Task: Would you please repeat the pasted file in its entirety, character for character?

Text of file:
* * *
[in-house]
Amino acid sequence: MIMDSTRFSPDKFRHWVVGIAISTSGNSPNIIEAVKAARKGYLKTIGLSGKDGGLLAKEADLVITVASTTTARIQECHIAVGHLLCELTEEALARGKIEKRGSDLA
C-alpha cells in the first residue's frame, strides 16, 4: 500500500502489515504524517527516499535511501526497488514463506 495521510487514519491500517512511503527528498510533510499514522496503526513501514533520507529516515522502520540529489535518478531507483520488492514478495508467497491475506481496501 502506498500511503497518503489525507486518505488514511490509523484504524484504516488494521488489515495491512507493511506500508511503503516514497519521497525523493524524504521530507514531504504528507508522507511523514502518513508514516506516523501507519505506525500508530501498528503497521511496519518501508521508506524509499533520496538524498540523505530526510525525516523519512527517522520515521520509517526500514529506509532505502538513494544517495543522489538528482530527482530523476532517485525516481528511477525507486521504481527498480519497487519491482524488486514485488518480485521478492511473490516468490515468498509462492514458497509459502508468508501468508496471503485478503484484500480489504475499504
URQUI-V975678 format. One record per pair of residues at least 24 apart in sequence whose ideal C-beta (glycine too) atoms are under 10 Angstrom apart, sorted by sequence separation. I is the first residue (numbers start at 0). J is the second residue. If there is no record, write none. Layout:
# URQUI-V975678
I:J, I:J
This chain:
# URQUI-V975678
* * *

[in-house]
Amino acid sequence: MIMDSTRFSPDKFRHWVVGIAISTSGNSPNIIEAVKAARKGYLKTIGLSGKDGGLLAKEADLVITVASTTTARIQECHIAVGHLLCELTEEALARGKIEKRGSDLA
C-alpha cells in the first residue's frame, strides 16, 4: 500500500502489515504524517527516499535511501526497488514463506 495521510487514519491500517512511503527528498510533510499514522496503526513501514533520507529516515522502520540529489535518478531507483520488492514478495508467497491475506481496501 502506498500511503497518503489525507486518505488514511490509523484504524484504516488494521488489515495491512507493511506500508511503503516514497519521497525523493524524504521530507514531504504528507508522507511523514502518513508514516506516523501507519505506525500508530501498528503497521511496519518501508521508506524509499533520496538524498540523505530526510525525516523519512527517522520515521520509517526500514529506509532505502538513494544517495543522489538528482530527482530523476532517485525516481528511477525507486521504481527498480519497487519491482524488486514485488518480485521478492511473490516468490515468498509462492514458497509459502508468508501468508496471503485478503484484500480489504475499504
URQUI-V975678 format. One record per pair of residues at least 24 apart in sequence whose ideal C-beta (glycine too) atoms are under 10 Angstrom apart, sorted by sequence separation. I is the first residue (numbers start at 0). J is the second residue. If there is no record, write none. Layout:
# URQUI-V975678
I:J, I:J
This chain:
# URQUI-V975678